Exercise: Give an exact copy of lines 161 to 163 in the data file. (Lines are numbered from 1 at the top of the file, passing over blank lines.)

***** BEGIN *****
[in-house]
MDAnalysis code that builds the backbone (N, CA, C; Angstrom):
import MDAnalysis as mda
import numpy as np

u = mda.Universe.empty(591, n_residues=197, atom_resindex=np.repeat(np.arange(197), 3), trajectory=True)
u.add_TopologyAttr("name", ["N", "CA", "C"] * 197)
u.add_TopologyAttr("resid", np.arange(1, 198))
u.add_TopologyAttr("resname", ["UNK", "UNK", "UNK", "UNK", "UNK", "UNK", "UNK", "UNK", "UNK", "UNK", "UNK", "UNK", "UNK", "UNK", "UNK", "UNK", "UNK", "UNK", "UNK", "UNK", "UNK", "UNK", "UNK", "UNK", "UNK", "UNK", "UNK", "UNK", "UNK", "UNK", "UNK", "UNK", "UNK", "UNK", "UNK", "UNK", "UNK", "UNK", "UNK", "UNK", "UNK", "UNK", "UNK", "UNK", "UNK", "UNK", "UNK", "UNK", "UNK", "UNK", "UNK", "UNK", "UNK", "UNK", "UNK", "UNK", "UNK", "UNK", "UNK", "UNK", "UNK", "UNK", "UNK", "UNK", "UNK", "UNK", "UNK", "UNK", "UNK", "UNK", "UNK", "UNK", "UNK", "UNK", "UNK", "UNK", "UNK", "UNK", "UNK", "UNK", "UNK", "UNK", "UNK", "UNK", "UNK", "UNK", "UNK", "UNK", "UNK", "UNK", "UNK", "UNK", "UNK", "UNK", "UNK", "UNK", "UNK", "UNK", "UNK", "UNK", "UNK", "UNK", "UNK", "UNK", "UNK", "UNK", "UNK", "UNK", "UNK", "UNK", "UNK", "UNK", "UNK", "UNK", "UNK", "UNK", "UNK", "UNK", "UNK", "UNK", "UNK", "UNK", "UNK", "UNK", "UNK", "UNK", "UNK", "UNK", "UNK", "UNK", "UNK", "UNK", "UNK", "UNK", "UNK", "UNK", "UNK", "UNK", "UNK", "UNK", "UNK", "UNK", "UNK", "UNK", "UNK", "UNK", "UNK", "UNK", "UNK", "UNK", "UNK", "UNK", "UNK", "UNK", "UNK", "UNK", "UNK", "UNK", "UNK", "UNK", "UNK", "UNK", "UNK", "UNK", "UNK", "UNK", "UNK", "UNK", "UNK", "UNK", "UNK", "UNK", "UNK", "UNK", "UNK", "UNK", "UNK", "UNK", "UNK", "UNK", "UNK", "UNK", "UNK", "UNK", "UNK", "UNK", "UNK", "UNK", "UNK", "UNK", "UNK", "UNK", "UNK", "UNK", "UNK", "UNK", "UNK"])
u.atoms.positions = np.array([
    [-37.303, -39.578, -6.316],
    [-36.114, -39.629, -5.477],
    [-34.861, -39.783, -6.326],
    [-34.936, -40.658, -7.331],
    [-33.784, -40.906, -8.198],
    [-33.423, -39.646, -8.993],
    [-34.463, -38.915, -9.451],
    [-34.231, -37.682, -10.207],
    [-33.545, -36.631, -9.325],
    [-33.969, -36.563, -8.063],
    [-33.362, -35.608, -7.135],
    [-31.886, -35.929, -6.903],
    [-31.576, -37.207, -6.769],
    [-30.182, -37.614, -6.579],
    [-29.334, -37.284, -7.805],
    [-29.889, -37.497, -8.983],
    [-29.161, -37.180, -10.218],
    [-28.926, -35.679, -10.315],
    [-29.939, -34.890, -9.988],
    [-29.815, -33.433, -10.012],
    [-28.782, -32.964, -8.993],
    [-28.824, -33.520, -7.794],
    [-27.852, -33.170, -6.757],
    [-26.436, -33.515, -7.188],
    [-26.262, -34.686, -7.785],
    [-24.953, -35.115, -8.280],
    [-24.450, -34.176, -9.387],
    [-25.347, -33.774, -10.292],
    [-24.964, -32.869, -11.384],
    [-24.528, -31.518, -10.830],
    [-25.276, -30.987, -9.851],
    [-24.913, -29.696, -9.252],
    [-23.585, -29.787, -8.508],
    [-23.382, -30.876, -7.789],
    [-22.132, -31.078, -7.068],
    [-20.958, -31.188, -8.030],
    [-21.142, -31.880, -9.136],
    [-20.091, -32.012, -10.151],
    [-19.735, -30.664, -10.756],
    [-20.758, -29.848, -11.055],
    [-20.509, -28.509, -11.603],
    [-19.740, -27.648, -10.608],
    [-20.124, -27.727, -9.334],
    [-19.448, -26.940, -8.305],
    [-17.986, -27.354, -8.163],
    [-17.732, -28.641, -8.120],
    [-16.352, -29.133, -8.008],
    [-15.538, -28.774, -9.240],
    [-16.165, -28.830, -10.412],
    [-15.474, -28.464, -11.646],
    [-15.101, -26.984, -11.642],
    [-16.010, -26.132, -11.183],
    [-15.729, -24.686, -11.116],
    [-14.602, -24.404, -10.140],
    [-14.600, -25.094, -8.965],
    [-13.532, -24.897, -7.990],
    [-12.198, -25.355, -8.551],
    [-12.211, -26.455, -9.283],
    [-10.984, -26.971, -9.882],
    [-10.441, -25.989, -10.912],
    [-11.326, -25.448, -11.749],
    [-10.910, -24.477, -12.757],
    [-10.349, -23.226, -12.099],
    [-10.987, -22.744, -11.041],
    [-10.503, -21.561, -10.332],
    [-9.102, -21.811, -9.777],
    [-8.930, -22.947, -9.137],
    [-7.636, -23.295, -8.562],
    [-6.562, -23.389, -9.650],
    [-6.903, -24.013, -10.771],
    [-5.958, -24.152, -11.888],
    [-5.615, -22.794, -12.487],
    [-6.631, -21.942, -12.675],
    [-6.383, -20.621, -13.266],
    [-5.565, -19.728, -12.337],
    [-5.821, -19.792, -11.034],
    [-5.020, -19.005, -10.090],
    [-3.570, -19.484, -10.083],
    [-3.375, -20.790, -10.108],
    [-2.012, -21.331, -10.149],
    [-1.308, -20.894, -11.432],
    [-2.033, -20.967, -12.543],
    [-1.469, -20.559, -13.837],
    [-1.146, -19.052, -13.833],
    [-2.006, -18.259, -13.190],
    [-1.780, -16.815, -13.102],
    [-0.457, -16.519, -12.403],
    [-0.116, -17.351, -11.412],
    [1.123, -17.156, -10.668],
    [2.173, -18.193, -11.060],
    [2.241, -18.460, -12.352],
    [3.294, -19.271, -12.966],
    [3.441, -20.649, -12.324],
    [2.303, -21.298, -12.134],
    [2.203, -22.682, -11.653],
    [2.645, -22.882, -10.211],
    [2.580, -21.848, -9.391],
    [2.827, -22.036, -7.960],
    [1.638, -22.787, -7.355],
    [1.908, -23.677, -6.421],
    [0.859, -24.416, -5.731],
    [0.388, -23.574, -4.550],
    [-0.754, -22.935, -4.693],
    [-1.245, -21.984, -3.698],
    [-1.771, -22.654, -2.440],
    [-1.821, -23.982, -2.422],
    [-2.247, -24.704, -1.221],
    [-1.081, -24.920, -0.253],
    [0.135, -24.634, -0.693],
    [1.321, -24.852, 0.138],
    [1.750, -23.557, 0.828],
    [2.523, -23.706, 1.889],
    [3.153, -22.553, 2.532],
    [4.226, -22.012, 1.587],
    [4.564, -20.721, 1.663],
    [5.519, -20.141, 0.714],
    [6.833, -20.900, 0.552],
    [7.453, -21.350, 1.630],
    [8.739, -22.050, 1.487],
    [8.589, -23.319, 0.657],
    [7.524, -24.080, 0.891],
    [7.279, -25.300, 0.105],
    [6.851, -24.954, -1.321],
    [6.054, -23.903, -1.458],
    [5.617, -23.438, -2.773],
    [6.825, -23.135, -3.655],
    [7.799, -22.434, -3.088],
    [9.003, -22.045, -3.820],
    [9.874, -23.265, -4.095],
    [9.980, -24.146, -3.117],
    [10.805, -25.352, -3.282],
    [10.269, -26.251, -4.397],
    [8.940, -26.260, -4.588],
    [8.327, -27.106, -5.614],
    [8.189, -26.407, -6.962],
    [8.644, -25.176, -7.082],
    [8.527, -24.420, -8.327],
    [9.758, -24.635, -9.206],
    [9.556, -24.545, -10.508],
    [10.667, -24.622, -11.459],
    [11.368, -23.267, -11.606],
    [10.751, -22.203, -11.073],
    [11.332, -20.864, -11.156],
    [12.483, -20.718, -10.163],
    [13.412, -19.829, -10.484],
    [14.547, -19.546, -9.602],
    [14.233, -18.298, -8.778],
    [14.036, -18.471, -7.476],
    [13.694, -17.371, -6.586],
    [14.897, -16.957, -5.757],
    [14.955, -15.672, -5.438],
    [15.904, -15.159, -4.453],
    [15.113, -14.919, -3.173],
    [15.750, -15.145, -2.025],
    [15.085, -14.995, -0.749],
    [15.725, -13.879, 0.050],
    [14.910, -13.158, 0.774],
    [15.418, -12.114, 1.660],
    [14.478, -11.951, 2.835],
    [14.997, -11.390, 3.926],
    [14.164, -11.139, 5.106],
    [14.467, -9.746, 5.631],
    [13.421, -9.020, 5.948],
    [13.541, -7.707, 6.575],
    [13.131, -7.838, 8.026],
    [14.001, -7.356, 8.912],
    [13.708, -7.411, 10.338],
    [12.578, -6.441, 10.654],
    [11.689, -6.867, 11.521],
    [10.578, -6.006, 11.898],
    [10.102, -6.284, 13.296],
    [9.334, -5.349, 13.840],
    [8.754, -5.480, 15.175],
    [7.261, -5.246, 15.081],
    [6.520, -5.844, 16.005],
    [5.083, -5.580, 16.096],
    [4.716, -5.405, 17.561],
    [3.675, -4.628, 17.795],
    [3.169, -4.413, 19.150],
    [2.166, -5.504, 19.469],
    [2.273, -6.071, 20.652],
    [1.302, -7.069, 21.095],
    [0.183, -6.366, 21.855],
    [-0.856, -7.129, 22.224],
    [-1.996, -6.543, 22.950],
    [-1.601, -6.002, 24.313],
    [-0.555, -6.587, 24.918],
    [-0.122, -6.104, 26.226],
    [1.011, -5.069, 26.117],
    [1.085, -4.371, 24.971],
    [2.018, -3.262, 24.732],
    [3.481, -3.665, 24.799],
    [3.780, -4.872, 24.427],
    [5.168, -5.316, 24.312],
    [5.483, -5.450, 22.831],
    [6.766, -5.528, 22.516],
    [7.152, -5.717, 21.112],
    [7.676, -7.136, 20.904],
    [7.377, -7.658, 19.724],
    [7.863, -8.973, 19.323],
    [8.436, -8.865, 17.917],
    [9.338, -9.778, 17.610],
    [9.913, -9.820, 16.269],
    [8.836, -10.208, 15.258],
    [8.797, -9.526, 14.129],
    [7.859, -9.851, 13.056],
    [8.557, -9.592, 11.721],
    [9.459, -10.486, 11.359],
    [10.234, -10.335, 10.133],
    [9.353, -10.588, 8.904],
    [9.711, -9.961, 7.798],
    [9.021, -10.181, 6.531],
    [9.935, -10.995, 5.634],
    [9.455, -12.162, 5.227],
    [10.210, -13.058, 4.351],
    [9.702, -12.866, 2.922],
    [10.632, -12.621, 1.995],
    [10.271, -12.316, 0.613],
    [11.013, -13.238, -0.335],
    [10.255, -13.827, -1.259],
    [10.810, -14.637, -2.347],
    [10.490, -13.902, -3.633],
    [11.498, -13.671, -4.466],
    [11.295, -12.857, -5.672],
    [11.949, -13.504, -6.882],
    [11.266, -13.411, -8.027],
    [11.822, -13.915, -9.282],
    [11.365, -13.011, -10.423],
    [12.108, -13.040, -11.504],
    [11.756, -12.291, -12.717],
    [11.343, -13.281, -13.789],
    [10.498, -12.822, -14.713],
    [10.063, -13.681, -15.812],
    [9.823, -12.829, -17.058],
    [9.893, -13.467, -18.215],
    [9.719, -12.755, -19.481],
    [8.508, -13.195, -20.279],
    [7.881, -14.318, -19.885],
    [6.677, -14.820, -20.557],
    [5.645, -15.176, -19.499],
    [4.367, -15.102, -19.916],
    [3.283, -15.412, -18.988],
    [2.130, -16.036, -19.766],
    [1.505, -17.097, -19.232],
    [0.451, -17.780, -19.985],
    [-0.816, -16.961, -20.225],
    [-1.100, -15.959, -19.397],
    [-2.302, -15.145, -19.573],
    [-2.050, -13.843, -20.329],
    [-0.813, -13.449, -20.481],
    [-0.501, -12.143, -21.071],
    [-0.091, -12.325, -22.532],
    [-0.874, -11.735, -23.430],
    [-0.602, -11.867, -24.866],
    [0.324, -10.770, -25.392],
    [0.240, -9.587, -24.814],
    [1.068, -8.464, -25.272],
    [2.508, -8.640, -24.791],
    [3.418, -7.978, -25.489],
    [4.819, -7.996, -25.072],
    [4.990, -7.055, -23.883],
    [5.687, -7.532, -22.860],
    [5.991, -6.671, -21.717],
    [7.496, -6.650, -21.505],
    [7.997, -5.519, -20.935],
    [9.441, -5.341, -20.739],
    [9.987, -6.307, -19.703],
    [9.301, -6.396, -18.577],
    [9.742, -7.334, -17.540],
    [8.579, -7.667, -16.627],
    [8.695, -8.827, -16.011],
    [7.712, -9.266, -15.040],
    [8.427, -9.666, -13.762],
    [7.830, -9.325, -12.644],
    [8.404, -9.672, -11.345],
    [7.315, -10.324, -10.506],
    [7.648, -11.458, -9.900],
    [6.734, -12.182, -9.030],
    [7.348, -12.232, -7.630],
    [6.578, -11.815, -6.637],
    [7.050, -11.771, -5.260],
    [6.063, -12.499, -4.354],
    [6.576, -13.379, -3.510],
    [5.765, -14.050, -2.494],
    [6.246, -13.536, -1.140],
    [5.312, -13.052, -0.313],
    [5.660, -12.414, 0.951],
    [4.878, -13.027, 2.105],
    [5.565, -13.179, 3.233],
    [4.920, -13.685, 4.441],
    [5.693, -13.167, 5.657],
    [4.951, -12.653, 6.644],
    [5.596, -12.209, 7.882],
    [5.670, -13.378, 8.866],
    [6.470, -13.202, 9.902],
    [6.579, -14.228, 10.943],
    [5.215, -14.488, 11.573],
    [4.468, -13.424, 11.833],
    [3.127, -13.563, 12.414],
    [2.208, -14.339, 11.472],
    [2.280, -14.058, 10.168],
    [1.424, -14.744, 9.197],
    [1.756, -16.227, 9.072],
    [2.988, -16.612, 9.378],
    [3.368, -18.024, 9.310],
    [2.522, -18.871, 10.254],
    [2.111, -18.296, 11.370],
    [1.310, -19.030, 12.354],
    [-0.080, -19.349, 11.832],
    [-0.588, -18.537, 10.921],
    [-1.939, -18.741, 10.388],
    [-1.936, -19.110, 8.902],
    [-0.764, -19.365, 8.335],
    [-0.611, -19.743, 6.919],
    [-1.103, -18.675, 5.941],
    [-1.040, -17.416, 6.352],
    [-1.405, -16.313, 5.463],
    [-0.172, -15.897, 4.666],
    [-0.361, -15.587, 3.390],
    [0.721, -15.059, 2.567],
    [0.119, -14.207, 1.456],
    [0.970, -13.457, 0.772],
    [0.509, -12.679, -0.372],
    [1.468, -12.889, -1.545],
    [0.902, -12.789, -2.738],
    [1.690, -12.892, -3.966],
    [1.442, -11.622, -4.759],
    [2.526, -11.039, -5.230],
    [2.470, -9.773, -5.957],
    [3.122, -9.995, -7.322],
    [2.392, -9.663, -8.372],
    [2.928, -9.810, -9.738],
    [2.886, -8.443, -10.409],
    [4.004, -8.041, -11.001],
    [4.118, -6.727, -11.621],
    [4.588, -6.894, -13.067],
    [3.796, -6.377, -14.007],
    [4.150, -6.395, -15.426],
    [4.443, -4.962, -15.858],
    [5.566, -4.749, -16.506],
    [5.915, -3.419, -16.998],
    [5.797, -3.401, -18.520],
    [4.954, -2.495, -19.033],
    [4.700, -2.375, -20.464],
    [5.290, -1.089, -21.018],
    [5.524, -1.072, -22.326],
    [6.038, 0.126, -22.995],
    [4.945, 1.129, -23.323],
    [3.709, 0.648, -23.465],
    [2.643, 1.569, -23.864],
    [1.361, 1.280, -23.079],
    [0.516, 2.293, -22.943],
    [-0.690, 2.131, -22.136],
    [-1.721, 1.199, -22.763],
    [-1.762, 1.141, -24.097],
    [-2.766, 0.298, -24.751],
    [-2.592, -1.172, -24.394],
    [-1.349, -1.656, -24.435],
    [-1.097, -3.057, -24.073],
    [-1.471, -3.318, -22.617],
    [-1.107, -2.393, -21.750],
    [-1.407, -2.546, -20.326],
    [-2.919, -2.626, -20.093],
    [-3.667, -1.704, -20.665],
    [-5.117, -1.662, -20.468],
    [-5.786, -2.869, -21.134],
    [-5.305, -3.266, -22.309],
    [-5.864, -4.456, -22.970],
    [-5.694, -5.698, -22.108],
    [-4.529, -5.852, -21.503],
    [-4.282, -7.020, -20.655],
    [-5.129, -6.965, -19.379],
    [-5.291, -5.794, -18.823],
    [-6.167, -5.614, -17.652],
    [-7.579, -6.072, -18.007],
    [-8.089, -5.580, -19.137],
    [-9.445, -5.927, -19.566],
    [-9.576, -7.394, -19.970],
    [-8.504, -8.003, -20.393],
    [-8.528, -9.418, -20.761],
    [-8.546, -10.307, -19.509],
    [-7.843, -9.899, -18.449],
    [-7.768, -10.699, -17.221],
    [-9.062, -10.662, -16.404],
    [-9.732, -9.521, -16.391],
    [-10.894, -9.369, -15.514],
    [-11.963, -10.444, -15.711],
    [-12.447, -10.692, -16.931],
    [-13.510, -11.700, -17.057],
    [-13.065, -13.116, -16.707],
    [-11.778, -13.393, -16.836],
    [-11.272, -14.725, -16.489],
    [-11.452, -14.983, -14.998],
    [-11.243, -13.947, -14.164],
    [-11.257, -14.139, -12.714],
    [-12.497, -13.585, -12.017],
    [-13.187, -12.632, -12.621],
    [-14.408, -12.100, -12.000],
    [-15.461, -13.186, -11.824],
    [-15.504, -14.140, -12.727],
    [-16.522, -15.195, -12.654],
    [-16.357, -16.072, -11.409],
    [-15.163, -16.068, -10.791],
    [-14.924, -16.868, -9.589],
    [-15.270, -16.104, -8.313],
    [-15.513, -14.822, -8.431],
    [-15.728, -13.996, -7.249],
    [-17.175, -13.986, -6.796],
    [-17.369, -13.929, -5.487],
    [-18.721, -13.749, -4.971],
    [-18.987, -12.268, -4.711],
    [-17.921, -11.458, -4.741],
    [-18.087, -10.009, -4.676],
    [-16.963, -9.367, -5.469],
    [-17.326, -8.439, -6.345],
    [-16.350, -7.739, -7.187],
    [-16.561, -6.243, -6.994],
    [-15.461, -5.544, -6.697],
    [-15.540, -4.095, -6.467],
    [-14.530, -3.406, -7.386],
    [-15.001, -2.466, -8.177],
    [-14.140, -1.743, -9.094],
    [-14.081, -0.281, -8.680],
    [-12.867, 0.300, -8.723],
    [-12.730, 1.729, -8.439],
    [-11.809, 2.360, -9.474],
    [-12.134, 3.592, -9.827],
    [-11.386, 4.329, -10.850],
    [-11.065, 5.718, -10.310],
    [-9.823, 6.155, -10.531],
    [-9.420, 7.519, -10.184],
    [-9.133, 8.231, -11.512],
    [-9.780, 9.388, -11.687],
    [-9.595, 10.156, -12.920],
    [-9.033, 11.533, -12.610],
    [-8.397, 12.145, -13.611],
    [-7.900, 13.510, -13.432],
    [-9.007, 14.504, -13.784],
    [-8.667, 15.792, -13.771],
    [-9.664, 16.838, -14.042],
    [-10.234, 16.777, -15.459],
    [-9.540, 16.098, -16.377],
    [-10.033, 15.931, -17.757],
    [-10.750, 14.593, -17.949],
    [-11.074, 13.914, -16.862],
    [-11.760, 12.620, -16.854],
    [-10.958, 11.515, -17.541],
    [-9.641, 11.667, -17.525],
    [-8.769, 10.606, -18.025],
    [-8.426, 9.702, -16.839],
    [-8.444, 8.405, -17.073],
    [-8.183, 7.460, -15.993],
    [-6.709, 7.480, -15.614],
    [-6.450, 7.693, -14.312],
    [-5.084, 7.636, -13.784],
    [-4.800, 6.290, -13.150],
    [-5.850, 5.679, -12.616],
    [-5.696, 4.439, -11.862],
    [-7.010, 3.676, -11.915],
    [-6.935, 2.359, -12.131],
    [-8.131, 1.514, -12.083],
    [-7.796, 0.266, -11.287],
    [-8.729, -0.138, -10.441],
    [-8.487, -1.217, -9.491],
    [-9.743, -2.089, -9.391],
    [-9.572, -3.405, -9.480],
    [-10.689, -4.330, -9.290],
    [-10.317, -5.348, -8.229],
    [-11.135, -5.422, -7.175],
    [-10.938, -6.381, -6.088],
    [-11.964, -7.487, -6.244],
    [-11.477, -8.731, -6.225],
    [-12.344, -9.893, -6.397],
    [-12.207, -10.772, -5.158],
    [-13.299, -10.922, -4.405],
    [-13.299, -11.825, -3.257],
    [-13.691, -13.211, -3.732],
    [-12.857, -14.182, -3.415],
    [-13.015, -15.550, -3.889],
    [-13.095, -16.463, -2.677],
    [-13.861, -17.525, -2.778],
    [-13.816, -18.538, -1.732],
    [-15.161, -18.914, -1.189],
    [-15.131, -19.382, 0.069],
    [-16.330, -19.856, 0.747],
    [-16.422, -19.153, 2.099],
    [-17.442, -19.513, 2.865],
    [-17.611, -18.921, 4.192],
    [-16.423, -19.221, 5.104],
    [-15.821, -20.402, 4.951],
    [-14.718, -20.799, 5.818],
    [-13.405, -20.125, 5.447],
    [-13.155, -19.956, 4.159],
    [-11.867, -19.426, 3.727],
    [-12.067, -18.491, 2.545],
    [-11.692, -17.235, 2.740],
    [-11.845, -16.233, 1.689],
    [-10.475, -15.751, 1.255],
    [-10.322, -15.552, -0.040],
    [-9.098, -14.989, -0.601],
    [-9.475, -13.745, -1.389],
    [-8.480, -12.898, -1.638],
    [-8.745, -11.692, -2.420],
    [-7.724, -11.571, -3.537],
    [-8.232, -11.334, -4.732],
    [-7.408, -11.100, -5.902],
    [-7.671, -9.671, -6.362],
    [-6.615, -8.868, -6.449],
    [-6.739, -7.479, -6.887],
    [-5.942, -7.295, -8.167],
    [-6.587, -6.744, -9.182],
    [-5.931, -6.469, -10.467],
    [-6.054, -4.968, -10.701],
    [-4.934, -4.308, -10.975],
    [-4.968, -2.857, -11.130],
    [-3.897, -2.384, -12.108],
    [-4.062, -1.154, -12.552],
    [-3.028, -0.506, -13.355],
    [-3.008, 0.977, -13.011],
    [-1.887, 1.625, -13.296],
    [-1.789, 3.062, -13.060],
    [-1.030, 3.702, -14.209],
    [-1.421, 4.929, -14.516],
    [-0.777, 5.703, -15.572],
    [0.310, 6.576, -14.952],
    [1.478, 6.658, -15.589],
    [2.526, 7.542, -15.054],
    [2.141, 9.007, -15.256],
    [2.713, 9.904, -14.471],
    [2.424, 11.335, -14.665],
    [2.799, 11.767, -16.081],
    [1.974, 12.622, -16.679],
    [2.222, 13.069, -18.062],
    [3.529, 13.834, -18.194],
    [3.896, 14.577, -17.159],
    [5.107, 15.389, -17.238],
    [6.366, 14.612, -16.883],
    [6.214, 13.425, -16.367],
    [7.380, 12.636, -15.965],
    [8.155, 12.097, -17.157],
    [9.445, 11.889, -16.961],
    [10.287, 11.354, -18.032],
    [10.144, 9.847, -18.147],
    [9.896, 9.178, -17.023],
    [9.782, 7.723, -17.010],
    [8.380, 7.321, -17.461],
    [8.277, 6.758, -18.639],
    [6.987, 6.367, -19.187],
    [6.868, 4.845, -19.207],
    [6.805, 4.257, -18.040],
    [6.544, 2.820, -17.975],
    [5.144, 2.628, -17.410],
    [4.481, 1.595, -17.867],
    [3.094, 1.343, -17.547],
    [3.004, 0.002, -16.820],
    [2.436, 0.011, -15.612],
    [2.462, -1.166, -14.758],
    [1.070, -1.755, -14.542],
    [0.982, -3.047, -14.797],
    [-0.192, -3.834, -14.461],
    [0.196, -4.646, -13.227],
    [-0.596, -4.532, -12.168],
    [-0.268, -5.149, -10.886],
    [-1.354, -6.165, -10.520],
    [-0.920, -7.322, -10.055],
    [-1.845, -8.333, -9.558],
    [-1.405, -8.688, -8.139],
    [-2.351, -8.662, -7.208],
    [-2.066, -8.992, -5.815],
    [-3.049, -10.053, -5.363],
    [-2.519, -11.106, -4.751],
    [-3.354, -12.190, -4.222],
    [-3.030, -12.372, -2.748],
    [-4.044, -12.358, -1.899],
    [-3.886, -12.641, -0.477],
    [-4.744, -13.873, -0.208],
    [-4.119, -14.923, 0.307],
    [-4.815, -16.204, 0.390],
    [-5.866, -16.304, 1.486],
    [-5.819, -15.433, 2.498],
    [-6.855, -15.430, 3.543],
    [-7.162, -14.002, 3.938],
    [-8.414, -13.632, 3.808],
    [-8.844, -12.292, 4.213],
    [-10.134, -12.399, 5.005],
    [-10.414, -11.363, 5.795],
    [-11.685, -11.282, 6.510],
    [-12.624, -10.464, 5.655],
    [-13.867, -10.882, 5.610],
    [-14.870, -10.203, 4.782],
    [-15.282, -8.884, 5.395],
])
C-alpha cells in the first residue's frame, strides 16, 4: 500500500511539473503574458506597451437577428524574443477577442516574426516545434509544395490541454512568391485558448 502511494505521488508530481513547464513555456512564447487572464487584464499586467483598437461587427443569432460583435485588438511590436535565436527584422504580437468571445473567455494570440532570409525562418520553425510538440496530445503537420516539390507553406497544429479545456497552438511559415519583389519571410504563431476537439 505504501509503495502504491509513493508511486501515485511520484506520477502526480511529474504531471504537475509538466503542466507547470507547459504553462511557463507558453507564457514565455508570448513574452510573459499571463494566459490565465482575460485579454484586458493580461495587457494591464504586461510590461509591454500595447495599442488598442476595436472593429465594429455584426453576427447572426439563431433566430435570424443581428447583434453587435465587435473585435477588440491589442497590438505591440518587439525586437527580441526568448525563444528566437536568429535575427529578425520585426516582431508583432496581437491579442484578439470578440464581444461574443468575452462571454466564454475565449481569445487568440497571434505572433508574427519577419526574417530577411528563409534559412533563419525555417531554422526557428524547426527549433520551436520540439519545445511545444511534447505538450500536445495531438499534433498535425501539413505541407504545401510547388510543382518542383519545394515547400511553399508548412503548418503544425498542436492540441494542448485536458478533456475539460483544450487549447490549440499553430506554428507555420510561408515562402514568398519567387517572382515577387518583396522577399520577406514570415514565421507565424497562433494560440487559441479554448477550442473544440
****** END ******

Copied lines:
    [15.904, -15.159, -4.453],
    [15.113, -14.919, -3.173],
    [15.750, -15.145, -2.025],